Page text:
Welcome to the Two Rivers Contest Club A Few Technical Details Past, Present & Future Are You in Our Log? How to Reach Us

Yaesu DMU-2000 for FT-950 and FT-2000 Transceivers


Yaesu's DMU-2000 Data Management Unit adds a number of functions to complement the FT-950 and FT-2000 transceivers:

  • RF Spectrum Scope
  • Audio Scope/Oscilloscope
  • Swept-Frequency SWR Page
  • Memory Channel List
  • World Clock with GrayLine Page
  • Rotator Control Page
  • Log Book Feature

The unit is essentially a PC in a small package ( 3.9 x 5.3 x 13.8 inches) with pre-installed software, which interfaces to the radio via a dedicated jack on the transceiver's rear panel. It ships with a "scope unit", which must be installed in the radio, as well as the interface cable, an AC power cable, and a 128 MB CF card, which is used to save and load transceiver configuration information. The user must supply a VGA monitor and a PS/2 or USB 1.1-compatible keyboard. (Most features are accessible using the transceiver front panel, but is required by text-entry functions like the logbook.) A 9-pin serial connector allows the DMU-2000 to receive GPS NMEA position sentences (useful for the rotator control application), and a signal patched to the mini AUDIO IN jack can be viewed on the Audio Scope/Oscilloscope screen. The AUDIO OUT jack is reserved "for future expansion", according to the manual.

The following are comments from N1TX regarding DMU-2000 modes with which he has some experience along side an FT-950.

FT950 bottom cover off

DMU2000 scope unit installed


Installation of the Scope Unit is straightforward on the FT-950:

Remove the 18 screws holding on the radio's bottom cover.

Untape the multi-pin cable from the empty (left front) slot in the bottom chassis. See photo at the left.

Mount the Scope Unit with four screws provided.

Plug in the 14-pin connector removed previously to J7002 on the Scope Unit.

Remove coaxial cables G and H from the LOCAL and MAIN unit board plugs marked J4006 and J1029, respectively.

The cable removed from G is inserted into the coaxial plug at the front center of the Scope unit. H is then inserted into the empty coaxial jack at the upper left off the Scope Unit.

Make sure all cables are routed through the appropriate slots in the chassis so they are not pinched when the bottom cover is replaced.

Replace cover and screws.


Once the unit is plugged into the back of the transceiver, the DMU-2000 should be powered on before the FT-950. When the radio's power switch is pressed, everything comes alive after a brief boot and check sequence. The first time the DMU-2000 is powered up, the built-in test will take about 45 seconds, but subsequent starts take about 10 seconds or less.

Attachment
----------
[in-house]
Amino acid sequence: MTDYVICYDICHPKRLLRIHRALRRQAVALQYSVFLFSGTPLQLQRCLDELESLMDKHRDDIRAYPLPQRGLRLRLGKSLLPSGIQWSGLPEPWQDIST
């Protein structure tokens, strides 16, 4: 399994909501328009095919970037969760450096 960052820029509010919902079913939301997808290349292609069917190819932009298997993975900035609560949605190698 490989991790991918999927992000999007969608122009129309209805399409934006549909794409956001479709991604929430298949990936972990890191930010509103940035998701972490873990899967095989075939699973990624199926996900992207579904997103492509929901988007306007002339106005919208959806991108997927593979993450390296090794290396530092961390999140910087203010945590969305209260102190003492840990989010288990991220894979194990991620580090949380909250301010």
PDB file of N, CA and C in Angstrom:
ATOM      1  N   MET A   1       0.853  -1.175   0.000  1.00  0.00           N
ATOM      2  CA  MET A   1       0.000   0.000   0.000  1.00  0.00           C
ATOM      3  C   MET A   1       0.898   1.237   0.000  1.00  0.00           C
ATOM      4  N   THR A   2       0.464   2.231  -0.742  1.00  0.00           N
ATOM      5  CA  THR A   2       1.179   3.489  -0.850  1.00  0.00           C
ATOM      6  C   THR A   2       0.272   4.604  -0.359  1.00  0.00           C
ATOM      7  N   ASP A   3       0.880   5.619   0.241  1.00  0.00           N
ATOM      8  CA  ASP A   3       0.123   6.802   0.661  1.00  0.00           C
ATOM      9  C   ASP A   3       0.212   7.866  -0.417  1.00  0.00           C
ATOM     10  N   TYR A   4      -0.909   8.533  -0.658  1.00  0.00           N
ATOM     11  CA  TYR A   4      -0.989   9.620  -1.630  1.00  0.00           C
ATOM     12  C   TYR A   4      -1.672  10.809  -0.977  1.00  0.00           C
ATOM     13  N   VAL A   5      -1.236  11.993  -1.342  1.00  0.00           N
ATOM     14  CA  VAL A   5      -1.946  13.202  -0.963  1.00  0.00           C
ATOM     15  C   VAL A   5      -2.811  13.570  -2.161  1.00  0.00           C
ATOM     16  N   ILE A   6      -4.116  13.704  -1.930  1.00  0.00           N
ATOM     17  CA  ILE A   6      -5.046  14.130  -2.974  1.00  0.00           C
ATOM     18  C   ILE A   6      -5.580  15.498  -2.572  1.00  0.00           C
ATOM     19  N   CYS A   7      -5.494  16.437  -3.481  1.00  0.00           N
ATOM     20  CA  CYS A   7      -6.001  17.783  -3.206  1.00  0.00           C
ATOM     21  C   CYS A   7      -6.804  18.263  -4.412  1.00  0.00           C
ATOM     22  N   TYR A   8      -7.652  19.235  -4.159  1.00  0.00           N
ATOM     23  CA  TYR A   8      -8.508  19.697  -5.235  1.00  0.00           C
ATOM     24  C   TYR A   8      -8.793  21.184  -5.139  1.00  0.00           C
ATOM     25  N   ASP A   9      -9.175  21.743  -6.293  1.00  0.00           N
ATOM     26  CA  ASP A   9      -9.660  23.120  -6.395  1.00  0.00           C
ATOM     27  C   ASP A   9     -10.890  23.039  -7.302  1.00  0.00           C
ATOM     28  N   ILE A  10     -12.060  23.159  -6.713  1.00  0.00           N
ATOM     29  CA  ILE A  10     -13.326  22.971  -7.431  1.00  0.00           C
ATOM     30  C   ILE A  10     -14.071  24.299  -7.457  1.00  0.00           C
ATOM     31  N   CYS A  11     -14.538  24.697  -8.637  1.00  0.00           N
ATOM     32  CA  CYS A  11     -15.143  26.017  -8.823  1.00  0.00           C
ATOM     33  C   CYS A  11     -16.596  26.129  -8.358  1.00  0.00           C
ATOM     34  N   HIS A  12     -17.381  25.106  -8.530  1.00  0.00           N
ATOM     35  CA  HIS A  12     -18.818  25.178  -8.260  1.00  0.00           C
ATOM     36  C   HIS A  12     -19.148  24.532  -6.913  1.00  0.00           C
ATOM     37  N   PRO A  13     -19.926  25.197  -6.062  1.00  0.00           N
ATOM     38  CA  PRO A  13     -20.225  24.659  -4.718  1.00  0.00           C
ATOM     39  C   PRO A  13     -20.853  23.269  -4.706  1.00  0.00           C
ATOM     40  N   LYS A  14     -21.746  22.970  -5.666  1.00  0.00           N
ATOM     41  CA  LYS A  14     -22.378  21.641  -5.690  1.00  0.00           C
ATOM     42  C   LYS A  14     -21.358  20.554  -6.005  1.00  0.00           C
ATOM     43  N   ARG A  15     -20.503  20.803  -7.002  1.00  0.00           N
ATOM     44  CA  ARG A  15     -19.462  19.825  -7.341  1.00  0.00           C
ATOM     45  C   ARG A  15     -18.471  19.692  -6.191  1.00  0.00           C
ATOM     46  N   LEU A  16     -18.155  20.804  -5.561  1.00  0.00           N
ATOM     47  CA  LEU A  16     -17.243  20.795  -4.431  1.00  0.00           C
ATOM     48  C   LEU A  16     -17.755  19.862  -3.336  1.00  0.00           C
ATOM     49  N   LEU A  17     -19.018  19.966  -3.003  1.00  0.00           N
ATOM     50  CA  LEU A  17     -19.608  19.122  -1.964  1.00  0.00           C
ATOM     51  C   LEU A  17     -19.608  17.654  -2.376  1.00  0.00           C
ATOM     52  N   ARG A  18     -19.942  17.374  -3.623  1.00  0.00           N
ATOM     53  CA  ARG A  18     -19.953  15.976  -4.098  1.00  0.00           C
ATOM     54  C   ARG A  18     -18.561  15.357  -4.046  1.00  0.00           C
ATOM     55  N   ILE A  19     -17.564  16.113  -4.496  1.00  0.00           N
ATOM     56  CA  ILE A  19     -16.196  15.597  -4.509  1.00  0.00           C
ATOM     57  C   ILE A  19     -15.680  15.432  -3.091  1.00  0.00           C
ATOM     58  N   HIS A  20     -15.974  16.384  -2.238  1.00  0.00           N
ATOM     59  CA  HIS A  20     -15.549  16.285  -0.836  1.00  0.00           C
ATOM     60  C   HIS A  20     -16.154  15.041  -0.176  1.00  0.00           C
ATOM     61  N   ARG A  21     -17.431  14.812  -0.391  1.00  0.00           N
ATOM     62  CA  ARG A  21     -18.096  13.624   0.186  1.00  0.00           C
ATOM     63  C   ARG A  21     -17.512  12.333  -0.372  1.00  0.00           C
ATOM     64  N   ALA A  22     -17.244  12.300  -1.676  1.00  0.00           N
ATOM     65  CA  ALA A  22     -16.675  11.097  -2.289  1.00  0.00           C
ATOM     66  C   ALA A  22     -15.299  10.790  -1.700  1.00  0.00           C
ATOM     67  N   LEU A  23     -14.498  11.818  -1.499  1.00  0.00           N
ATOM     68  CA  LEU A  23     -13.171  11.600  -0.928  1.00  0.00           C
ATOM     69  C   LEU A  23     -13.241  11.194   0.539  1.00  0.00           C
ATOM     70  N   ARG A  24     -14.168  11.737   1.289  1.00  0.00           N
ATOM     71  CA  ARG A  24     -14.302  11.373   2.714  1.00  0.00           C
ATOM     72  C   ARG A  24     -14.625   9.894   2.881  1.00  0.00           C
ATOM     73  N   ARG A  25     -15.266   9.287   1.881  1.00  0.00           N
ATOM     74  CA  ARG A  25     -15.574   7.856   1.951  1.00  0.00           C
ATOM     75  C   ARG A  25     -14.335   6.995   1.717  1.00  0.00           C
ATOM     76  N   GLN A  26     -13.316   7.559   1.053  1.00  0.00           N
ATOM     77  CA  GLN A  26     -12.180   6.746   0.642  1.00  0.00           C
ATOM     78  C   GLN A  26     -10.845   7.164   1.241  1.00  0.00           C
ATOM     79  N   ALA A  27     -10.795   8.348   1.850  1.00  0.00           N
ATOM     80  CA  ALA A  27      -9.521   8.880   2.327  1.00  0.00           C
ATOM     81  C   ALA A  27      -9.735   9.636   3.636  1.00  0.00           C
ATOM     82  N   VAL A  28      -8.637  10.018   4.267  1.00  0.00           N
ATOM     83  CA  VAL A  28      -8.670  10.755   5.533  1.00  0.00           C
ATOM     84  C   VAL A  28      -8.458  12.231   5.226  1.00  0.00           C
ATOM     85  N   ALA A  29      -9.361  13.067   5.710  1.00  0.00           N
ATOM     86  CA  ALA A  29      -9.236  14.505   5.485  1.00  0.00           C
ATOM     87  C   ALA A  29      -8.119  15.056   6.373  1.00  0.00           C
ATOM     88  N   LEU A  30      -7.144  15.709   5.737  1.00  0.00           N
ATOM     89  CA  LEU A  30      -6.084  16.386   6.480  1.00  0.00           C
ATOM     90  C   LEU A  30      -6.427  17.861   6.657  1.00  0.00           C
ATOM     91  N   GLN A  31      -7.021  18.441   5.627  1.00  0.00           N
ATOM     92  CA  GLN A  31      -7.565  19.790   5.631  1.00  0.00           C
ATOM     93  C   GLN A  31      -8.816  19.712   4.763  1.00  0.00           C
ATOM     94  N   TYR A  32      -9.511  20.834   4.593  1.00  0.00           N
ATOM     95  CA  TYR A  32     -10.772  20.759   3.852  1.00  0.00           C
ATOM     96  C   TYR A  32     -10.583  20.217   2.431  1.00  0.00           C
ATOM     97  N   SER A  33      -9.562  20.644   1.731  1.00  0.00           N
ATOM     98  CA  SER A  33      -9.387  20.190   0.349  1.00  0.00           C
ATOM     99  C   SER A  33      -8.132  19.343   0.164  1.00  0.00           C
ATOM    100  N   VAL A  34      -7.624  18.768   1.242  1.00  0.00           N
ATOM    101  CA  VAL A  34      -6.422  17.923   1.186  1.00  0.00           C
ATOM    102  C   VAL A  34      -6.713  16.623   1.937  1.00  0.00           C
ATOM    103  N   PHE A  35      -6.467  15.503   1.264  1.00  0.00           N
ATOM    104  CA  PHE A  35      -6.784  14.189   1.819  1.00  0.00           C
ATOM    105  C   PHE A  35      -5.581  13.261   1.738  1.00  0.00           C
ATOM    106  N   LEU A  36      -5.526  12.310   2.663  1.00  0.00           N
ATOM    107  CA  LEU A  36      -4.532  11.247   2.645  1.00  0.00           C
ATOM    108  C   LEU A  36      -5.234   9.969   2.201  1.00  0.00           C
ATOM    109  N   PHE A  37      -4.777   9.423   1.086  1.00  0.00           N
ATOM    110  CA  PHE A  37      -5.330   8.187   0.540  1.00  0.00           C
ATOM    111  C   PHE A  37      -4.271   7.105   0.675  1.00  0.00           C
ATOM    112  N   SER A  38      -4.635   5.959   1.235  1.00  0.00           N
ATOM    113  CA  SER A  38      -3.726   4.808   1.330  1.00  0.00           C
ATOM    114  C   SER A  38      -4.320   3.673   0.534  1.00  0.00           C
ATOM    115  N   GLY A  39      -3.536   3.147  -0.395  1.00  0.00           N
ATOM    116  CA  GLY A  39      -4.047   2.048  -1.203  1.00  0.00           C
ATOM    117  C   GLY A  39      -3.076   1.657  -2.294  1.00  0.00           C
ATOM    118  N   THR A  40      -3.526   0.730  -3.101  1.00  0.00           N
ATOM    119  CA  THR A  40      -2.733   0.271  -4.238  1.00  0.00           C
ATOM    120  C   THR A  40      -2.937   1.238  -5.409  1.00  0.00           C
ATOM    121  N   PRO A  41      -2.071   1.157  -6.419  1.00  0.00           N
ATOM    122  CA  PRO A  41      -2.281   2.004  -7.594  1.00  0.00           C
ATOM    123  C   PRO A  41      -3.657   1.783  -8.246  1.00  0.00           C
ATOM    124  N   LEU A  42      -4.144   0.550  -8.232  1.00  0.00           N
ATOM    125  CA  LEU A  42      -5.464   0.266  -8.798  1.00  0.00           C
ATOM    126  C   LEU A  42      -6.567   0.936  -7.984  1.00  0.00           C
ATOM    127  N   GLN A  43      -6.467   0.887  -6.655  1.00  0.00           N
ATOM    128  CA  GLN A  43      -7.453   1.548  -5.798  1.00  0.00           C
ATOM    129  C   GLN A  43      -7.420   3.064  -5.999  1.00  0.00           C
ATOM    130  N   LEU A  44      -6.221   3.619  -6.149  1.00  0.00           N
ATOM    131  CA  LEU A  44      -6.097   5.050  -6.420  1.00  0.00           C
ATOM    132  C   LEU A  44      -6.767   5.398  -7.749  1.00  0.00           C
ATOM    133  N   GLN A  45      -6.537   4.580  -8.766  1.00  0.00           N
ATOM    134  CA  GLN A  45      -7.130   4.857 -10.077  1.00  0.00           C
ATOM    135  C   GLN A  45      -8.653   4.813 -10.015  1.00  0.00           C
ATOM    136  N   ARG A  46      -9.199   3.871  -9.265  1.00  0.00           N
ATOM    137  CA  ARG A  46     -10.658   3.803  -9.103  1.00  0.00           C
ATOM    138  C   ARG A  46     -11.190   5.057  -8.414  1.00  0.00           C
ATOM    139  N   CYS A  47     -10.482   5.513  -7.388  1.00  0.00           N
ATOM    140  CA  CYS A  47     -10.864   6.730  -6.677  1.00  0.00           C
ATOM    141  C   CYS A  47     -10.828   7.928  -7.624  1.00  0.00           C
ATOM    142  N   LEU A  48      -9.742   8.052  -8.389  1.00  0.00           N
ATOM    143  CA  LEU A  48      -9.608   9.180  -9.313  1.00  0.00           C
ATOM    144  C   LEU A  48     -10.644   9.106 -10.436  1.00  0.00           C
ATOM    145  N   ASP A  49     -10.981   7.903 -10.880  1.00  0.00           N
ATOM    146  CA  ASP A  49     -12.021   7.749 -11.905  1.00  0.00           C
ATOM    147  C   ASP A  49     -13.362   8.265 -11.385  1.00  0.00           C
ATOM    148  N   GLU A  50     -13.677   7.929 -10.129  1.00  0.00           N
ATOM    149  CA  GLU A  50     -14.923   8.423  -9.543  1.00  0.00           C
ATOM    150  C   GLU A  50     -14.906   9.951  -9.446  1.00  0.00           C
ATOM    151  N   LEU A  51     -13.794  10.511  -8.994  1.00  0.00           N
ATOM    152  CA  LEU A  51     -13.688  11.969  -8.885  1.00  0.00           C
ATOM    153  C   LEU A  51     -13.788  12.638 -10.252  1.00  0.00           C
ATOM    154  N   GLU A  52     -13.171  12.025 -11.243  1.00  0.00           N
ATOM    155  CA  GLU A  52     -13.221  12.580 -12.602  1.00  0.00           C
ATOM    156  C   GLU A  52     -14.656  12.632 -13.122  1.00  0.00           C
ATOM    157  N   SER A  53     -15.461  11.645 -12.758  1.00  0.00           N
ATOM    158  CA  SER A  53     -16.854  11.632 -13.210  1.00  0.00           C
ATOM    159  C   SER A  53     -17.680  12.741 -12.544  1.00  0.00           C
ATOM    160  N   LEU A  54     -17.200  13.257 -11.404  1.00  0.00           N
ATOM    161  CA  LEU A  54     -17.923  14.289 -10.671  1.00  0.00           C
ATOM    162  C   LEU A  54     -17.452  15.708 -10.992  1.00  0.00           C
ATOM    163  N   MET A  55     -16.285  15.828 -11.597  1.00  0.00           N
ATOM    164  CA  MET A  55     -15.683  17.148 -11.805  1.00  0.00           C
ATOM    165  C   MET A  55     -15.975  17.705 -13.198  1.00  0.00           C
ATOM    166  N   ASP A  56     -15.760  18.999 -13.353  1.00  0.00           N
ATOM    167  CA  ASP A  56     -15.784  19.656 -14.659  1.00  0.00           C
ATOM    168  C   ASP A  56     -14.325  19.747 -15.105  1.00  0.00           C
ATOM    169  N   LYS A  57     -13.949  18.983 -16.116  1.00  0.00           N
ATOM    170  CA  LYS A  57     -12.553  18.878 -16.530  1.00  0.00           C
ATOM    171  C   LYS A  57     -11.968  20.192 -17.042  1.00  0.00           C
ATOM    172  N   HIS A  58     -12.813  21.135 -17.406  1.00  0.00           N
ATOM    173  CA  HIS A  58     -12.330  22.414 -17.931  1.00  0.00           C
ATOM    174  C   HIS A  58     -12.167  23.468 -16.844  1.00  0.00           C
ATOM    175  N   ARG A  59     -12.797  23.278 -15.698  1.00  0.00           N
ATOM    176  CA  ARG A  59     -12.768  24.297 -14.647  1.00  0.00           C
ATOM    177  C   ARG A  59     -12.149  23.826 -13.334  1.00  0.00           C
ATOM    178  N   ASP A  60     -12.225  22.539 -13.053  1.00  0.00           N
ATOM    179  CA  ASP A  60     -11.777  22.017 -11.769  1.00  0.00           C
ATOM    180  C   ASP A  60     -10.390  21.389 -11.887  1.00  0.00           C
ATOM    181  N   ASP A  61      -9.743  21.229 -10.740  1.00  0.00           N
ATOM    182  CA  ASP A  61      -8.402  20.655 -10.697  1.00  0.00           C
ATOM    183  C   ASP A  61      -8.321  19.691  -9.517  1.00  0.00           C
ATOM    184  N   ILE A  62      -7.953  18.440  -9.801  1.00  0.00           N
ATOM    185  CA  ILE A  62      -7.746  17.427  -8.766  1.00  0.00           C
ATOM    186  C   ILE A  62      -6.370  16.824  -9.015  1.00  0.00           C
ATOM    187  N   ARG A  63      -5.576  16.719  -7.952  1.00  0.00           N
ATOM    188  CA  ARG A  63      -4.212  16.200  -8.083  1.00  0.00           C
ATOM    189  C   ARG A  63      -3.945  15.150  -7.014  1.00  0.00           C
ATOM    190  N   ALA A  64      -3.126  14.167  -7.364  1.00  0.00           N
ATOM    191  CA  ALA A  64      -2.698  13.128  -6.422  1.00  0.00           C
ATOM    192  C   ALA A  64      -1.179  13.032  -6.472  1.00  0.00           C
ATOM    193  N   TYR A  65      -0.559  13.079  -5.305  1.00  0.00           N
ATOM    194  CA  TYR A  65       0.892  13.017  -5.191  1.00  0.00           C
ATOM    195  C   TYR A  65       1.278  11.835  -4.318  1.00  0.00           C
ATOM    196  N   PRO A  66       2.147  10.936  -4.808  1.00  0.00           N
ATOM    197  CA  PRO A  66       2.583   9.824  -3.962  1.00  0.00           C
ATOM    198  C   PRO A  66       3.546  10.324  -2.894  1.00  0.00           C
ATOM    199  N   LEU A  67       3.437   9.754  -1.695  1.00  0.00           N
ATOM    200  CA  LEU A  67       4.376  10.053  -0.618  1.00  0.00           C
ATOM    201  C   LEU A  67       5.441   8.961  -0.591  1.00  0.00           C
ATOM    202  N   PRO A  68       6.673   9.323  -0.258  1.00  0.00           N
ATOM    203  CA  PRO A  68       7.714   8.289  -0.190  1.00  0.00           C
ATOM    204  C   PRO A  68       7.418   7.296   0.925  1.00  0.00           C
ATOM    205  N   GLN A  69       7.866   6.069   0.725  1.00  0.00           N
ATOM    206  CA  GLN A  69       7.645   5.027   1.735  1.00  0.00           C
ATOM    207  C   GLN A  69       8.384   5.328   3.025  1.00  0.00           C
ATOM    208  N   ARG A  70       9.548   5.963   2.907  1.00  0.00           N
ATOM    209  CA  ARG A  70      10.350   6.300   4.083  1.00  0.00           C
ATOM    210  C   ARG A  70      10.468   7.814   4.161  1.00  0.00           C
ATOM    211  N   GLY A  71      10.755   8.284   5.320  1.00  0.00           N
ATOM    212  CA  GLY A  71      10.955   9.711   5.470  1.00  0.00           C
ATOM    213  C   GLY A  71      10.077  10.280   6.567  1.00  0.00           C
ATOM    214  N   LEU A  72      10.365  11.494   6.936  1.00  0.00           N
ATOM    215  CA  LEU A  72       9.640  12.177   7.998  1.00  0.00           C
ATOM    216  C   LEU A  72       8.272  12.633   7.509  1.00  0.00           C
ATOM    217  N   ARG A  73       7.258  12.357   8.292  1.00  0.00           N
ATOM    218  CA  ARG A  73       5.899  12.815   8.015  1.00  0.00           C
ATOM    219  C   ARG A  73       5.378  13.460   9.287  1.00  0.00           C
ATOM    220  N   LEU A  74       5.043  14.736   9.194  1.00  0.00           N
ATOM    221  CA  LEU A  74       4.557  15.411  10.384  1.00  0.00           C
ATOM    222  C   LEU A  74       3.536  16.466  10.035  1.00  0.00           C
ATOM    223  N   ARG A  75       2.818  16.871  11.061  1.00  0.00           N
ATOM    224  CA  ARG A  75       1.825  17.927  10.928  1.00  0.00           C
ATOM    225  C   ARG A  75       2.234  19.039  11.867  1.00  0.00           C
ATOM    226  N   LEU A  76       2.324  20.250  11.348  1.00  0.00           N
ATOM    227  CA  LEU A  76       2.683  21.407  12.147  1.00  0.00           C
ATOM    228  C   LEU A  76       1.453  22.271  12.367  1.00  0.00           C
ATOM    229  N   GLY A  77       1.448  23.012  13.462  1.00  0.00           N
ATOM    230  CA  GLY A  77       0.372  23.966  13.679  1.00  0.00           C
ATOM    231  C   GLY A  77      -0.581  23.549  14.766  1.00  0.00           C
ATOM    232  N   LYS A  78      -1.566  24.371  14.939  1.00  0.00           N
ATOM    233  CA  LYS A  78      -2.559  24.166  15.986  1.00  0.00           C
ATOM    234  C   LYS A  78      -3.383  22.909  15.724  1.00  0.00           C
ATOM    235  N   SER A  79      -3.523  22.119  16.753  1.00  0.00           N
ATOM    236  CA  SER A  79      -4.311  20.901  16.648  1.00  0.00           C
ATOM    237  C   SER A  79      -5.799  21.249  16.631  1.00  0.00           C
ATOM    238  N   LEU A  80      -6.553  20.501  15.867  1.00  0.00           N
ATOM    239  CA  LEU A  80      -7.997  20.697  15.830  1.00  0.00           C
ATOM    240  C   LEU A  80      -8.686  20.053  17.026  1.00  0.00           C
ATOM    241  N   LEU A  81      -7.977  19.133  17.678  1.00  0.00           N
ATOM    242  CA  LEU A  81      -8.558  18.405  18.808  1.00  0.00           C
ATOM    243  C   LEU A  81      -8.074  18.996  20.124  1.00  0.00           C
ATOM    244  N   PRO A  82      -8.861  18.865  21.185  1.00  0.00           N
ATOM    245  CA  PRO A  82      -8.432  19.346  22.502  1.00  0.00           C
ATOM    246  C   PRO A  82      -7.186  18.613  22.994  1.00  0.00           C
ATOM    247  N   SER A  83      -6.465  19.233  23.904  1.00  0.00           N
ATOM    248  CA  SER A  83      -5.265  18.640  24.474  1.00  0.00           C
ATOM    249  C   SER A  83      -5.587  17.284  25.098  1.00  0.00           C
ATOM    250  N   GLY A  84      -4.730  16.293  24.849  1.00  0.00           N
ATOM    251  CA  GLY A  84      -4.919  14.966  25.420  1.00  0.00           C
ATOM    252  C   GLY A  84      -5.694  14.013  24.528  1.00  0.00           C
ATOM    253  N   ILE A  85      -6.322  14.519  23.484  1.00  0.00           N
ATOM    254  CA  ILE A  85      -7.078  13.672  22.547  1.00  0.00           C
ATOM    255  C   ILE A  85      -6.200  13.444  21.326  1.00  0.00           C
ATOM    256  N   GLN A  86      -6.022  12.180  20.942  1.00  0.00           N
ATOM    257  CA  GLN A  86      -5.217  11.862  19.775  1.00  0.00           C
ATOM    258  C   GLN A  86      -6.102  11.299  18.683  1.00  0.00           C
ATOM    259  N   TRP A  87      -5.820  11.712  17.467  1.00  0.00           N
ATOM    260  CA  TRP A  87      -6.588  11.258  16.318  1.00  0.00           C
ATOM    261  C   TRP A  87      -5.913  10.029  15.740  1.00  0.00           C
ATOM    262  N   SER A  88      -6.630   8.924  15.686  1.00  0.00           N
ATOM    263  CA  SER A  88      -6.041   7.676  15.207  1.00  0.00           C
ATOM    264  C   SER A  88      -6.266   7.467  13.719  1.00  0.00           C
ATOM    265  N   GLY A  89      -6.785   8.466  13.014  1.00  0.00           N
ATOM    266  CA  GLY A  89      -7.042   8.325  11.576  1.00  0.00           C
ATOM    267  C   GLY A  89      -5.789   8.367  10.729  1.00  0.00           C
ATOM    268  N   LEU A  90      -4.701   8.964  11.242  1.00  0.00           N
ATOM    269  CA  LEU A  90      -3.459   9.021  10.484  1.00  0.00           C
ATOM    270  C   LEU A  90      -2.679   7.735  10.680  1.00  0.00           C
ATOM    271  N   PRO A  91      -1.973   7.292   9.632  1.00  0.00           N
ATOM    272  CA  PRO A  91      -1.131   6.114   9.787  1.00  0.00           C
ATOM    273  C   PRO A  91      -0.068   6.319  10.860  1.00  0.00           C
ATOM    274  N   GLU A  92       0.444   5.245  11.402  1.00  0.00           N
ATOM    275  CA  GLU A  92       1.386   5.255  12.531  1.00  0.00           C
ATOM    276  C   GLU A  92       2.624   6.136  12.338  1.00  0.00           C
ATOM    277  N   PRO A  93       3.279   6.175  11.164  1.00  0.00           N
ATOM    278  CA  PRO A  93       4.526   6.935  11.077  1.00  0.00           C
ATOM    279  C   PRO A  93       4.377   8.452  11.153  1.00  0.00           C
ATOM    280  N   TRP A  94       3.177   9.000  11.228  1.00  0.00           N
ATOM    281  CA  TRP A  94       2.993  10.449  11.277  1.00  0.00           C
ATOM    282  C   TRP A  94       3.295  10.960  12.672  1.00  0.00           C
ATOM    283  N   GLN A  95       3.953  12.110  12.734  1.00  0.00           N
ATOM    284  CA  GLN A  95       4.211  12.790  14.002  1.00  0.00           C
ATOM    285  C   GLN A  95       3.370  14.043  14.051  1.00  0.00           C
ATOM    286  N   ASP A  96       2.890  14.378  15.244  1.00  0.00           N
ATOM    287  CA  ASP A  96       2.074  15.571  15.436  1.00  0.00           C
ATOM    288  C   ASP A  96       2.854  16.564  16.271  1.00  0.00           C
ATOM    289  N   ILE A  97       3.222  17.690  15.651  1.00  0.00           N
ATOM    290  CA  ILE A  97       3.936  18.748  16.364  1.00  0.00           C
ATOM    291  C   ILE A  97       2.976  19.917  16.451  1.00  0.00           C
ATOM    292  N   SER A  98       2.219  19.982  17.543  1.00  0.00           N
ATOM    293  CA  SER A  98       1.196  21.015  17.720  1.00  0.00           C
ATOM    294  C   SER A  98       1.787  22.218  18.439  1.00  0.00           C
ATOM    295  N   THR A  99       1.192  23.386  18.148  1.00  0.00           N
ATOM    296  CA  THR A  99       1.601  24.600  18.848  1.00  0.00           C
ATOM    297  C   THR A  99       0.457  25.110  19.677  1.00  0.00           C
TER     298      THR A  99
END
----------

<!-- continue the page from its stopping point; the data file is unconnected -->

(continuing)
As mentioned above, almost all operations on the DMU-2000 are available from the radio's front panel. To access these, press and hold the ENTER key on the BAND/FREQ keypad. The DMU menu tabs turn on, and keys 1-8 on the BAND/FREQ pad are used to navigate.

N1TX & Louie

World Map

Initial setup requires the user to select two "local times", which will be displayed all the time. The user can later select from a pre-loaded database of World Time Cities to display on the map. The user can choose whether or not to display the grayline.

An OFF timer can be programmed for 15-120 minutes. A single alarm can be set to alert once or daily.

Details of both VFOs on the FT-950 are displayed in the top quarter of the screen. Frequency, filter settings, and uTune status are readily discernible.

Each press of the [8] key on the FT-950 is used to navigate menu levels for more or less functional detail.

KL2R Shack


RF & Audio Scopes

Rigs in the $3000-and-up category often sport a so-called bandscope. The DMU-2000 shows the spectrum across spans from 25 kHz to 2.5 MHz centered on the FT-950's VFO-A frequency. Also, an entire band may be monitored, and band edges are definable. A "Limited Band Width Sweep" mode permits rapid acquisition of signals in a bandwidth selectable from 10% to 100% of the span.

The vertical axis is 10 dB/div. During transmission, the RF waveform is displayed. Average and peak-hold modes may be selected in addition to real-time display of the surrounding frequencies. Markers showing the QMB memorized frequencies for the current band can be shown with white markers along the top horizontal.

The Audio Scope contains both an audio spectrum and an oscilloscope display of the received audio. An external audio source is selectable via the mini-stereo plug on the back of the DMU-2000. The spectrum display is a very effective way to select and adjust the DSP filters.

Sweep time on the oscilloscope is adjustable using the FT-950 front panel from 10 msec to 1 second. In addition, two waterfall displays (low and high speed) may be selected using the MODE [2] key.

While the Audio Scope provides very useful information, it could be made more functional with a varying frequency spans and the ability to set tuning marks for digital modes.